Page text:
Eastman Kodak (NYSE:EK) is trying to sell its online photo-sharing business, Kodak Gallery. Why would Kodak cannibalize one of the few 21st century businesses it has when legacy film sales continue to disappear in a digital age?
Simply put: Kodak has no choice. Either it dies a slow death, mortgaging its future to keep EK stock afloat, or it declares bankruptcy within the year.
It’s a sad state of affairs for what was once a name synonymous with photography in America.
At the end of September, Eastman Kodak stock sold off more than 20% in a single day of trading after the company announced it had tapped into $160 million from its credit line for “general business purposes,” prompting fears the company didn’t have enough cash to keep the lights on. EK stock has been brutalized ever since, down more than 50% in just 60 days and more than 80% year-to-date.
Kodak warned investors it will run out of cash within 12 months if it can’t raise new funds from lenders or asset sales. But in this already difficult credit market, one has to wonder who would offer up such a loan — and even if asset sales materialize for Kodak Gallery or the company’s digital imaging patent portfolio, you have to wonder what would be left of Eastman Kodak after the fact.
There are many ugly and embarrassing realities about the Kodak situation. Perhaps the most glaring amid the political gridlock in Washington these days is the fact that Kodak’s CEO, Antonio Perez, is a member of the President’s Council on Jobs and Competitiveness. Seeing as the unemployment rate in general is stuck at 9% and the specific future of EK is grim, that’s a rather absurd state of affairs.
Then there’s also the fact that Kodak engineers developed the first digital photography technologies in the mid-1970s. The company either didn’t understand the potential or didn’t want to think beyond its legacy film business — now Kodak is paying the price.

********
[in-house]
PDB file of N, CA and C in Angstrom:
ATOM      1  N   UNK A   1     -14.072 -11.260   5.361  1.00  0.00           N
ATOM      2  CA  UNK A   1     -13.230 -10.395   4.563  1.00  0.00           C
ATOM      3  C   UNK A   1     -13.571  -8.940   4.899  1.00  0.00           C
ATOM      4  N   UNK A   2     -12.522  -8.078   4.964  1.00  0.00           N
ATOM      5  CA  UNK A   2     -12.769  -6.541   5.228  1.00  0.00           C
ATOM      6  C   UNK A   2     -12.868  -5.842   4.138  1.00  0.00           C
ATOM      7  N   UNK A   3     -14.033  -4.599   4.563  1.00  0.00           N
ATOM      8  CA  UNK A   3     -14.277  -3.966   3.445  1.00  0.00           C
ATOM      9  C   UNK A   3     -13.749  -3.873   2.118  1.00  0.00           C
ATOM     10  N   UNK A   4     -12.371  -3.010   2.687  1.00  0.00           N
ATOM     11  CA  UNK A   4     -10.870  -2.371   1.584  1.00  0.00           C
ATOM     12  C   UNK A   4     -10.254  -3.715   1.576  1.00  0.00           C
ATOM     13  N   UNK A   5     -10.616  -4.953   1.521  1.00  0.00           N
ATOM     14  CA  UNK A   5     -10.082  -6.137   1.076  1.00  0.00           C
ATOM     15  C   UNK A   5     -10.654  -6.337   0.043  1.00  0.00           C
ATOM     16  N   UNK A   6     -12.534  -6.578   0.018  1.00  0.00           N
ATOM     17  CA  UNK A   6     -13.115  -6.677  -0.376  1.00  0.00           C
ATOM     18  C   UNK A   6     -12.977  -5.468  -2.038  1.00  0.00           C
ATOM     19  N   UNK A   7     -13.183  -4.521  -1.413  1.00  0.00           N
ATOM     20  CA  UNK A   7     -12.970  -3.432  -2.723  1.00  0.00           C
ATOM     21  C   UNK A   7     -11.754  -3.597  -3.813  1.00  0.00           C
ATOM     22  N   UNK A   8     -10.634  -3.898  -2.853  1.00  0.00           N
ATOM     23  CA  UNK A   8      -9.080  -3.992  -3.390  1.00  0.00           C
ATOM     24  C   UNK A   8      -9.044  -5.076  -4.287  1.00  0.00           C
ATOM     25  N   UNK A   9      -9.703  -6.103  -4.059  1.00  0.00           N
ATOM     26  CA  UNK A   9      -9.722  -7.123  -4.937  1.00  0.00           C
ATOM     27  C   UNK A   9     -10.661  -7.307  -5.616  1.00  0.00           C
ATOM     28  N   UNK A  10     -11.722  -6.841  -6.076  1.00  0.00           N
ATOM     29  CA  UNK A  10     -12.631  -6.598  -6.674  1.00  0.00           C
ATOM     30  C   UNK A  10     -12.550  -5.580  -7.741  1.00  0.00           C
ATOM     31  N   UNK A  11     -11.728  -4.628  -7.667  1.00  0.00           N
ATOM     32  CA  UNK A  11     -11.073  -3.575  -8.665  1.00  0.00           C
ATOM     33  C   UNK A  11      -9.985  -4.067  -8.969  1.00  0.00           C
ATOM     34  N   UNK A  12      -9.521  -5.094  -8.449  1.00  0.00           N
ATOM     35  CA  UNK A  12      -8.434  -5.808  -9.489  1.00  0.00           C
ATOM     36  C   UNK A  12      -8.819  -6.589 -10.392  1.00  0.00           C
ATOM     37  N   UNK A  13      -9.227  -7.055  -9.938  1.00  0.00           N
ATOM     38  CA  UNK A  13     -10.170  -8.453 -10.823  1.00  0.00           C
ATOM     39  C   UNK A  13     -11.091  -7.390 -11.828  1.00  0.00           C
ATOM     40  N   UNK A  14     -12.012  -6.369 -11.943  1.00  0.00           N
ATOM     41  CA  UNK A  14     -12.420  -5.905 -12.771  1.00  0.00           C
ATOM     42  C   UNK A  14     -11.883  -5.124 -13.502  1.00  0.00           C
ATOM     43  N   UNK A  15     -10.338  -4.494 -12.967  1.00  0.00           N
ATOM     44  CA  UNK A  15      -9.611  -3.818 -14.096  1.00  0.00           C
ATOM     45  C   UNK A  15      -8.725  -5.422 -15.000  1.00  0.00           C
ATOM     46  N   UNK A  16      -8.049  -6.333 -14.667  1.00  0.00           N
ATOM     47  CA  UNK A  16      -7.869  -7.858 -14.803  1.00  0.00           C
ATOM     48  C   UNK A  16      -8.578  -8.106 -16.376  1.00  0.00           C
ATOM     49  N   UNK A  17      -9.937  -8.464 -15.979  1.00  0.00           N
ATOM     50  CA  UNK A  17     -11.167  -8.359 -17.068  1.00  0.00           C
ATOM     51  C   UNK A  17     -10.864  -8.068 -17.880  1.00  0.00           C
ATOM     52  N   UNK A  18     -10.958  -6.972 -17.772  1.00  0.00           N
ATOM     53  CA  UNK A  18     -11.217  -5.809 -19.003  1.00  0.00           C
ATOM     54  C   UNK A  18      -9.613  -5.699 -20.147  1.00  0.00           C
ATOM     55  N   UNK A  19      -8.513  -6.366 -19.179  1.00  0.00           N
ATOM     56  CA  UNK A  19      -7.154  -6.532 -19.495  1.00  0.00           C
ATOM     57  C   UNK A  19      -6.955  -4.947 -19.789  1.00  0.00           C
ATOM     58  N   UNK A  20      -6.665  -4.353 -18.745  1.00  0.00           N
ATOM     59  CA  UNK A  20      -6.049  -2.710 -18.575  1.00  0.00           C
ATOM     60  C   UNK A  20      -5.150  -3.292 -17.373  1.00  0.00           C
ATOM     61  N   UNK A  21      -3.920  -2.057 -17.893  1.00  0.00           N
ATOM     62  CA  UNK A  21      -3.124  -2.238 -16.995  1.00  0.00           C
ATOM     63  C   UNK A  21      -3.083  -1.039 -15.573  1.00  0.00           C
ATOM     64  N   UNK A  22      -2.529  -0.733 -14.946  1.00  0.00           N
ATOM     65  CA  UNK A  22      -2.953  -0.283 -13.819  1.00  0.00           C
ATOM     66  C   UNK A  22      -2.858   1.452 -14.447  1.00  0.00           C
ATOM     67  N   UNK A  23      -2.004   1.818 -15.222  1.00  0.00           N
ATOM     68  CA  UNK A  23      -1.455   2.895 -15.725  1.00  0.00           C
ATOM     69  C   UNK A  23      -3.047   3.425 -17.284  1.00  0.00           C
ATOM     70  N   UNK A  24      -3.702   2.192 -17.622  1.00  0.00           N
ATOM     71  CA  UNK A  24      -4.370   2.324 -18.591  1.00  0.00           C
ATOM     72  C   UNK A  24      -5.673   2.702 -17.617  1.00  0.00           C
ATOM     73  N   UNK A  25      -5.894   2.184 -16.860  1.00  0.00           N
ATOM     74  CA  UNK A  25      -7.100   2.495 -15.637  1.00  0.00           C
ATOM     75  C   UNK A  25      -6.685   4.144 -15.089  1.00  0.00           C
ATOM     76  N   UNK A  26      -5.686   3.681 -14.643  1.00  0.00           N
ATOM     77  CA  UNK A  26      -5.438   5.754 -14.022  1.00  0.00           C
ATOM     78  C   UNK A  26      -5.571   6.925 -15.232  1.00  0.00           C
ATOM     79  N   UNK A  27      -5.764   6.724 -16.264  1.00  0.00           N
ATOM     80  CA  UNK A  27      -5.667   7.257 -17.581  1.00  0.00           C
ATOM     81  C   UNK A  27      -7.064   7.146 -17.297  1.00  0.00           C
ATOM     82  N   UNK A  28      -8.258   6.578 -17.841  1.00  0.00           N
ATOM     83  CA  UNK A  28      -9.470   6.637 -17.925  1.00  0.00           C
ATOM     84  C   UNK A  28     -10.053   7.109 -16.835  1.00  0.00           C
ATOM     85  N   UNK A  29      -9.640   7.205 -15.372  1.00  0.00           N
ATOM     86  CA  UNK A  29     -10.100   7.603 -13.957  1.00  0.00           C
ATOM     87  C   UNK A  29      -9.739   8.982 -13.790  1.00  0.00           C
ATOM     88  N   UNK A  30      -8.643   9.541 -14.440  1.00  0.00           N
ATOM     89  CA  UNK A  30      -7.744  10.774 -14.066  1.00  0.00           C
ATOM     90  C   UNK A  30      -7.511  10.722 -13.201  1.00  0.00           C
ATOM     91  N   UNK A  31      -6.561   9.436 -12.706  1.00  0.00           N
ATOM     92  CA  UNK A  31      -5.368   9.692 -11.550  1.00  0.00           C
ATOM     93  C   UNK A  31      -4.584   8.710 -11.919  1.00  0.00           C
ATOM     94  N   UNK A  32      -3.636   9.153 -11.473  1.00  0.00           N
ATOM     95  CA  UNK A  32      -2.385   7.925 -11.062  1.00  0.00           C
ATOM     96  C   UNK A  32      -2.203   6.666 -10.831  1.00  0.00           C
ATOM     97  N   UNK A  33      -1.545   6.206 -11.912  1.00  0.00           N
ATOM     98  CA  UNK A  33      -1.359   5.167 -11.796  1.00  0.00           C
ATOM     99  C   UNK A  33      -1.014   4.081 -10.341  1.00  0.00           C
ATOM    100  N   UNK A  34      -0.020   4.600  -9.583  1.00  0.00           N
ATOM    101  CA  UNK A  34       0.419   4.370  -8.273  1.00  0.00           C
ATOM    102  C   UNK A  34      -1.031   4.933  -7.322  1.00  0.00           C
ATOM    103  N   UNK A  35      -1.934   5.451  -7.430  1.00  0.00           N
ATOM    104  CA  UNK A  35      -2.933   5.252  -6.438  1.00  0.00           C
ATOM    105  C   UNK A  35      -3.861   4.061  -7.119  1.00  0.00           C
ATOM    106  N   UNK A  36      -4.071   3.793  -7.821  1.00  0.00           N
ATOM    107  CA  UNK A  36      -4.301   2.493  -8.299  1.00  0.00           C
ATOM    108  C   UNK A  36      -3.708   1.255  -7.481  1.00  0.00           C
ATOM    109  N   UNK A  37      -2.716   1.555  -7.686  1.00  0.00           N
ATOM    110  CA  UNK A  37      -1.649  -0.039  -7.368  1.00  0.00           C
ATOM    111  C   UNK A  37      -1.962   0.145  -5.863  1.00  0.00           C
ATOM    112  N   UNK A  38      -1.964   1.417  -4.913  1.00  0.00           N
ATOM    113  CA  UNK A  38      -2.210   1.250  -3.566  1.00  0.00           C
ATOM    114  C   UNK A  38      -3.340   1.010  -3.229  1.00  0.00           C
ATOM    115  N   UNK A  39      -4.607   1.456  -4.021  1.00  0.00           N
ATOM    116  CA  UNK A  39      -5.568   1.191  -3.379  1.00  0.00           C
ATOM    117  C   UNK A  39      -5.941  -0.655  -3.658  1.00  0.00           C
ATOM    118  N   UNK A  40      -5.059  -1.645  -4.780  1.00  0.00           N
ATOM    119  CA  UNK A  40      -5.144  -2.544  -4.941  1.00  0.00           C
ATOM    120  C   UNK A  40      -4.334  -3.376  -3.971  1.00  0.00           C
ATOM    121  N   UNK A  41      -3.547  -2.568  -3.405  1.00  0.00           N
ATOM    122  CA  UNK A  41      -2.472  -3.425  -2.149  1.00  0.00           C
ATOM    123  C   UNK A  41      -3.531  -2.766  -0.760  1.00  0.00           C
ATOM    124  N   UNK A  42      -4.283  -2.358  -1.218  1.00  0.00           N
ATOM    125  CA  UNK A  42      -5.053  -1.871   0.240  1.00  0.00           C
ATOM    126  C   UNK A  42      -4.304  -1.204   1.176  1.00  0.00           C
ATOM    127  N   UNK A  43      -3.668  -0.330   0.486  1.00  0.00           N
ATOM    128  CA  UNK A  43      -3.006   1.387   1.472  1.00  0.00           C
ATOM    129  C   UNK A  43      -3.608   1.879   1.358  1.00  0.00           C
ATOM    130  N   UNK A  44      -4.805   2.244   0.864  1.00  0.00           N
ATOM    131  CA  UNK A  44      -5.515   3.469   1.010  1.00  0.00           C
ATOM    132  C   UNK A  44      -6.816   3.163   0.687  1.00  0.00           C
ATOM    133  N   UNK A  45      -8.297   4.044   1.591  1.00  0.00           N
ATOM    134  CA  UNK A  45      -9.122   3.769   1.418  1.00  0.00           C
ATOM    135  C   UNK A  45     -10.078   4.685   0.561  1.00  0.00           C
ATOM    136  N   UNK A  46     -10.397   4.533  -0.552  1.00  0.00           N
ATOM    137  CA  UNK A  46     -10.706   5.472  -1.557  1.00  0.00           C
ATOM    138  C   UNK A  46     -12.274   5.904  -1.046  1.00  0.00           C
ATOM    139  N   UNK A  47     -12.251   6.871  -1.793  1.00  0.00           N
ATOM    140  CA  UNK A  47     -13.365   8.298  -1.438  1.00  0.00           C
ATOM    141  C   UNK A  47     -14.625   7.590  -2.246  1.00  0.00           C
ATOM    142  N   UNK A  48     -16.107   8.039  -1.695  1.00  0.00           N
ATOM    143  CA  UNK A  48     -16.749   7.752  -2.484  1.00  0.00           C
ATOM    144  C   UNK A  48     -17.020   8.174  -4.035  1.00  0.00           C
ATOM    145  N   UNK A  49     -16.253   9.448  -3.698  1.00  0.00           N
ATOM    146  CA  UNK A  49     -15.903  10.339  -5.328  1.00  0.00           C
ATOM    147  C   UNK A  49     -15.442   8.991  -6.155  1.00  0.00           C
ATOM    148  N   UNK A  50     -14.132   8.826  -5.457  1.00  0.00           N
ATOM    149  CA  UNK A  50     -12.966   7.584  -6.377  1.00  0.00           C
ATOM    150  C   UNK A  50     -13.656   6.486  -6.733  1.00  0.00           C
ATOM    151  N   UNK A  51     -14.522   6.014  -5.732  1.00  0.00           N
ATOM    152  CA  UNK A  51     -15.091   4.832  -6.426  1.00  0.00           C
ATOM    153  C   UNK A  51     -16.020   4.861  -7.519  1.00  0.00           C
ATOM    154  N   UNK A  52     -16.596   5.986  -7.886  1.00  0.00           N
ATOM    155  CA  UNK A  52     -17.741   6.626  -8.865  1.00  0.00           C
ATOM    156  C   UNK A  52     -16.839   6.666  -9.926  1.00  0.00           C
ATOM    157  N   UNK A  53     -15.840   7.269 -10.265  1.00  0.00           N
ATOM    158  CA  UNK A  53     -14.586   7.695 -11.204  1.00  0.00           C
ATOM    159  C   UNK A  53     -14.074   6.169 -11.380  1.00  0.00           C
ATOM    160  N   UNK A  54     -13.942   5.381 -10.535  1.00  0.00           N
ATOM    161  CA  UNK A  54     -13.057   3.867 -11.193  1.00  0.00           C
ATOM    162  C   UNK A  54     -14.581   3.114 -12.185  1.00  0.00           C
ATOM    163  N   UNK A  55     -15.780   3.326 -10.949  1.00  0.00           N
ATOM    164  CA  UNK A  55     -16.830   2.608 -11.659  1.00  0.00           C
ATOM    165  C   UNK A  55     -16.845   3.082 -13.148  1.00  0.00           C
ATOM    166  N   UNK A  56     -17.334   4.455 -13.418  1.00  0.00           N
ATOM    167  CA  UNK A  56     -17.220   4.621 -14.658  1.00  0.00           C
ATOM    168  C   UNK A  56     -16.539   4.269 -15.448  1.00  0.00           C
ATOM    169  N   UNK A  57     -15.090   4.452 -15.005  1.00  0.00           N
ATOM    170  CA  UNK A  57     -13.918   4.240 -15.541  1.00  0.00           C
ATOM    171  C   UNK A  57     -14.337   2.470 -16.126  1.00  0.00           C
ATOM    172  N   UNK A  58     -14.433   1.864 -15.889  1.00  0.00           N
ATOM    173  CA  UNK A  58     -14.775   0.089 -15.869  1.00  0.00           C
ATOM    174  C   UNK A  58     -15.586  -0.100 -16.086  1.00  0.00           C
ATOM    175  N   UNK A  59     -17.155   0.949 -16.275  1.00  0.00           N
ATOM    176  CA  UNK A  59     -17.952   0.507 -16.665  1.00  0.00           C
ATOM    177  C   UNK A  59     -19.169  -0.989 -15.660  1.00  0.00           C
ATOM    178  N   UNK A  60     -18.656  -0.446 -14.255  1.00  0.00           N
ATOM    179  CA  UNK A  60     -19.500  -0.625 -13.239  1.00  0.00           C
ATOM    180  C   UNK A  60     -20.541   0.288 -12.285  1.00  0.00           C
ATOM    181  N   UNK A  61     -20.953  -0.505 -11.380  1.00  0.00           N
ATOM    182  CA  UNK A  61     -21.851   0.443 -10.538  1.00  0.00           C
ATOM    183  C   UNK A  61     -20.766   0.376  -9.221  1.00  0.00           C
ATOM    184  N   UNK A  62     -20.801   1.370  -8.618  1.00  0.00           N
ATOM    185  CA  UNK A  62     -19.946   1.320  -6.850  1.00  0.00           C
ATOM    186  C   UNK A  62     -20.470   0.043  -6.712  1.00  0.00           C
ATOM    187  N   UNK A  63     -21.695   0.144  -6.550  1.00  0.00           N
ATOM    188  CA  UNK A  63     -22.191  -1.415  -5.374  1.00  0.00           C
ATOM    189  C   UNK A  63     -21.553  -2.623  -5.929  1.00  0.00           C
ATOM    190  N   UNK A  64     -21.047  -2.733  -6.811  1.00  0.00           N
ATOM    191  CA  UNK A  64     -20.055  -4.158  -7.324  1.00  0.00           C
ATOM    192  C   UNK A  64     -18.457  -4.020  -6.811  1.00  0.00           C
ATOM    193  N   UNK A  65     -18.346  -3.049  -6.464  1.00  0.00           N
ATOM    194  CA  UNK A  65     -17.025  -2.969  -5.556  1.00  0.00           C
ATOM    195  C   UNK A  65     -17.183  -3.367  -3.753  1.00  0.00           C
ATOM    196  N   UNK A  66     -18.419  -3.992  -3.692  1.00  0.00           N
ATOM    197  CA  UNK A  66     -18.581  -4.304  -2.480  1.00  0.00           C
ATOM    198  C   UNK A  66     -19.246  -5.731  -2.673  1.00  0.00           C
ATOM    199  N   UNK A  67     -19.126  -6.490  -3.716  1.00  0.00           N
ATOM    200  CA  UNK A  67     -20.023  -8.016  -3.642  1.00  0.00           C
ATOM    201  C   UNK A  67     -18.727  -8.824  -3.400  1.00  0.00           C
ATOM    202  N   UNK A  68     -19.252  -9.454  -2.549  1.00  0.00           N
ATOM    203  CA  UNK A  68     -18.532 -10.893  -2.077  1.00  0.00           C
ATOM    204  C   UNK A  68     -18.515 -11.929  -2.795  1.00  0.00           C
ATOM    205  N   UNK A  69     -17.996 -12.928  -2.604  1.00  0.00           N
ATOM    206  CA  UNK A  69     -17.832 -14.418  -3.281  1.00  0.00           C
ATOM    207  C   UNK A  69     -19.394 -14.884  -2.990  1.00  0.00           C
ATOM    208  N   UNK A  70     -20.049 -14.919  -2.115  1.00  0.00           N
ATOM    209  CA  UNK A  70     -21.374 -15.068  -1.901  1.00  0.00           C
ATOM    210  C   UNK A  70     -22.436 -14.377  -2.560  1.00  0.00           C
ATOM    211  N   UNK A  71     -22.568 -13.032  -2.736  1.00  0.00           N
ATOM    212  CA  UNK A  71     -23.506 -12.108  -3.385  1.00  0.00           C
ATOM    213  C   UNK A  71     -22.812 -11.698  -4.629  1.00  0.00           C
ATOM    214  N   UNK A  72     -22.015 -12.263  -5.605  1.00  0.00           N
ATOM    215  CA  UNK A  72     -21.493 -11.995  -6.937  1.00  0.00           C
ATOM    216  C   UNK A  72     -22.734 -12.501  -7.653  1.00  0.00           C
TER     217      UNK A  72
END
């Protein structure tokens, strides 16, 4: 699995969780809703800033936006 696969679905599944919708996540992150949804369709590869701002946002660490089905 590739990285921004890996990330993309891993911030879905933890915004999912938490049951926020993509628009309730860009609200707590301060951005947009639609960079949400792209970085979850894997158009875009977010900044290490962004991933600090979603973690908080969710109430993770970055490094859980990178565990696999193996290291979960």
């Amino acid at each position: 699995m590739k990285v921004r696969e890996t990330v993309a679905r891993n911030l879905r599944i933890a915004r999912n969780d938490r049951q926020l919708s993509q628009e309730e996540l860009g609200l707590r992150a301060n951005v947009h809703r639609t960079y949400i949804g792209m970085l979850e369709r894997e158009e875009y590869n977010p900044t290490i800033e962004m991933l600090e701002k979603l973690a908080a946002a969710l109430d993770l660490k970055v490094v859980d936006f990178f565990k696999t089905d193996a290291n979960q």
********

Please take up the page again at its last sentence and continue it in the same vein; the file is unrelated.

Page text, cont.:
Another telling sign is that many brand studies show consumers think Kodak is a stodgy film-and-negatives company — and that ultimately dooms EK to failure even if it manages to establish itself selling digital cameras and photo printers. Consider that a decade ago, Interbrand ranked Kodak as the 16th most valuable brand in the world, worth $14.8 billion. Every year since, the Kodak brand has fallen in both rank and value. And now, in a world of Shutterfly (NASDAQ:SFLY) and Yahoo (NASDAQ:YHOO) property Flickr, Kodak just doesn’t have the currency it used to.
And let’s not forget Kodak was a proud member of the Dow Jones Industrial Average for 74 years before its removal in 2004.
The once-iconic Kodak might be able to stay afloat for another two or three years as it sells itself for parts. Optimists insist the cash burn is overblown — even though filings show $862 million on hand in the quarter ended Sept. 30, down a stunning 38% from $1.4 billion during the same period of 2010. And corporate executives insist that Jones Day — the massive law firm known for working on big-time restructuring cases that include defunct bank Lehman Brothers — is simply an adviser helping Eastman Kodak in a troubled time, and nothing more.
Only time will tell what the real story is with Kodak. But shareholders and photo lovers should be realistic about the challenges the company faces in the next year. There is a very good chance America’s “Kodak Moment” won’t last for much longer.
Jeff Reeves is the editor of InvestorPlace.com. Write him at firstname.lastname@example.org, follow him on Twitter via @JeffReevesIP and become a fan of InvestorPlace on Facebook. As of this writing, he did not own a position in any of the aforementioned stocks.